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Some Thoughts on Horoscopes

December 29, 2012

In his essay Wittgenstein and the Interpretation of Religious Discourse, Alan Bailey cites astrology as an example of a language-game we can legitimately criticise due to its irrationality, despite the fact that millions of people believe in it to some degree. Although I think Bailey is badly off-line, I do not intend to give a detailed response here. Instead, I want to offer a few thoughts about my own attitude towards astrology that his essay brought to the surface. They suggest to me that the issue is not entirely about rationality or irrationality. At least in part it’s about one’s personal attitude towards the world as a human being.

To be clear: I don’t believe in astrology, horoscopes and the such-like. I know full-well that all objective tests show there is no correlation between star signs, personality and the events that occur in people’s lives. I also understand how horoscopes are carefully worded to make them too vague to be easily falsifiable while still seeming to offer concrete advice. In short, I think it’s a load of nonsense. And yet….

I have to admit that on the odd occasion I stumble upon my horoscope I do not (indeed cannot) read it with precisely the same attitude I might have towards other dubious pieces of information. There is something about the context or the professed significance of the statement that requires me to regard it in a particular way, even though I do not believe for a moment in its prophetic powers. Despite my scepticism I engage with it on some level. This is not to suggest that my scepticism is illusionary – but neither is my engagement. Ironic, yes; illusionary, no. For a few moments I indulge my credulity (smiling at myself as I do so) and read the horoscope as if it were true. Of course, I then forget about it almost at once and carry on with my life. All the same, it is interesting that it yields a reaction other than derision or complete indifference.

It is difficult to describe accurately what’s happening on such occasions, but I also think it’s important not to use some ad hoc theory to brush the whole thing under the carpet. So one might, for example, be tempted to say “Oh, it’s just a hangover from your childhood credulity”. We often use these “theories of the moment” (so to speak), but – honestly – what grounds do we have for such an explanation? Isn’t it merely a palliative we reach for when we no longer want to be bothered with something? Doesn’t it amount to little more than saying “don’t worry yourself about it”?

The fact is this: the power of prophecy is not completely alien to me, but at the same time I’m a modern man with a modern upbringing who doesn’t believe in such things. And the lurking appeal of prophecy here is nothing to do with ignorance – eg, with being unaware of the power of scientific methodology. It is more animal than that: a strange, instinctive reaction to the world. It is part of my life.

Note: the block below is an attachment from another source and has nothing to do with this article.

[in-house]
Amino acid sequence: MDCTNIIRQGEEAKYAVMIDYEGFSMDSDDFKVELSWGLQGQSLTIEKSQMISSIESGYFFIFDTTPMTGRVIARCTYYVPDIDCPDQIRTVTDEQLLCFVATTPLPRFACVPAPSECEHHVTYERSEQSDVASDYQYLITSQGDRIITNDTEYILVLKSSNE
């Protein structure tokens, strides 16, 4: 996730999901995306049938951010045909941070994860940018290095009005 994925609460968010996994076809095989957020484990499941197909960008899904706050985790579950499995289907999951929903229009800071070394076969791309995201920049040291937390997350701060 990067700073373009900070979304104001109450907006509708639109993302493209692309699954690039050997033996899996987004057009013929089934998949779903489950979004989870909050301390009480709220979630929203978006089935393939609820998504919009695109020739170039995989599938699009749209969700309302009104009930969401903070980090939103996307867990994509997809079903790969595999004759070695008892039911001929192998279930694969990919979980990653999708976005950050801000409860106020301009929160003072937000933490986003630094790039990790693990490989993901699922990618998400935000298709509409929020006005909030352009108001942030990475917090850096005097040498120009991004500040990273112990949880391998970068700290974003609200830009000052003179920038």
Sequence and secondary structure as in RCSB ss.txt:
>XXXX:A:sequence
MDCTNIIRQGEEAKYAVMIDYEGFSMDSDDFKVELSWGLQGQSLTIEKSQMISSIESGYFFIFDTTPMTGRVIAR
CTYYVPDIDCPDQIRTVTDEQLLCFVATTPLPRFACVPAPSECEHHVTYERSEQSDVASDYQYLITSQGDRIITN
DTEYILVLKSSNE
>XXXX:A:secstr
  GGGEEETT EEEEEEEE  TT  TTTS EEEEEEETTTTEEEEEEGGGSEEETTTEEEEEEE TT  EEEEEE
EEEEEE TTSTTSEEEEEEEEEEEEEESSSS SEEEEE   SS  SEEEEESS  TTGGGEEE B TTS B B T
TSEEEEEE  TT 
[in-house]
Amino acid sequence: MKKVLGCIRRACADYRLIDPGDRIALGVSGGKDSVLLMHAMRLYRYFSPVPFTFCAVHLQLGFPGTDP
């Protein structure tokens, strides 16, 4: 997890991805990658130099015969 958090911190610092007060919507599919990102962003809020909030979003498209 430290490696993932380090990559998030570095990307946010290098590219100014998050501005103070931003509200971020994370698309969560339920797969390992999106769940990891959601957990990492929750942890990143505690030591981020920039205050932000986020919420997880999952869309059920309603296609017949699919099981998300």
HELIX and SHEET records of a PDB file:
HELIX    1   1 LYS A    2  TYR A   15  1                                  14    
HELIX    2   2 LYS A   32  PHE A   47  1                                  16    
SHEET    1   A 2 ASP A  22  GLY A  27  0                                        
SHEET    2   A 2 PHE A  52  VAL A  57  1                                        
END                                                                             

Now, when I meet people who actually believe in such things I tend to feel very intellectually distant from them. I find it hard to understand how they can take this stuff seriously – but part of me does understand it. The attitude I find momentarily pleasing they find compelling. And if you ask them for the grounds of their belief what will they say? They might talk airily about “mystic forces” and “auras” not yet comprehended by science. (Such talk would strike me as similar to the “theories of the moment” mentioned earlier – it serves the same basic purpose: they want to behave like this, but they’re challenged by that, so they grab a fig leaf to cover their embarrassment and carry on as before.) They might, on the other hand, simply admit that they didn’t know how it all worked, but nonetheless it was what they believed in. And that would be that. We behave according to these rules. They don’t. We consider people unreasonable if they aren’t convinced by this way of looking at things. They don’t.

And this is how it is with me: sometimes their flight in the face of reason makes me shake my head at human gullibility, but sometimes, when I’m in a more accepting mood, they seem to add to the warmth, variety and humanness of life.

A final, slightly tangential thought. It never strikes us as odd that we educated, rational folk will quite happily go to see a film about vampires or hobbits or even angels (so long as it’s not too preachy). We have no difficulty at all in bathing in that alternative universe for a couple of hours. We do not screw up our faces when the movie starts and say “Vampires? Seriously? Who made this film, a lunatic?” Rather, it seems the most unremarkable thing in the world. I can’t help thinking that reveals something interesting about us as human beings.

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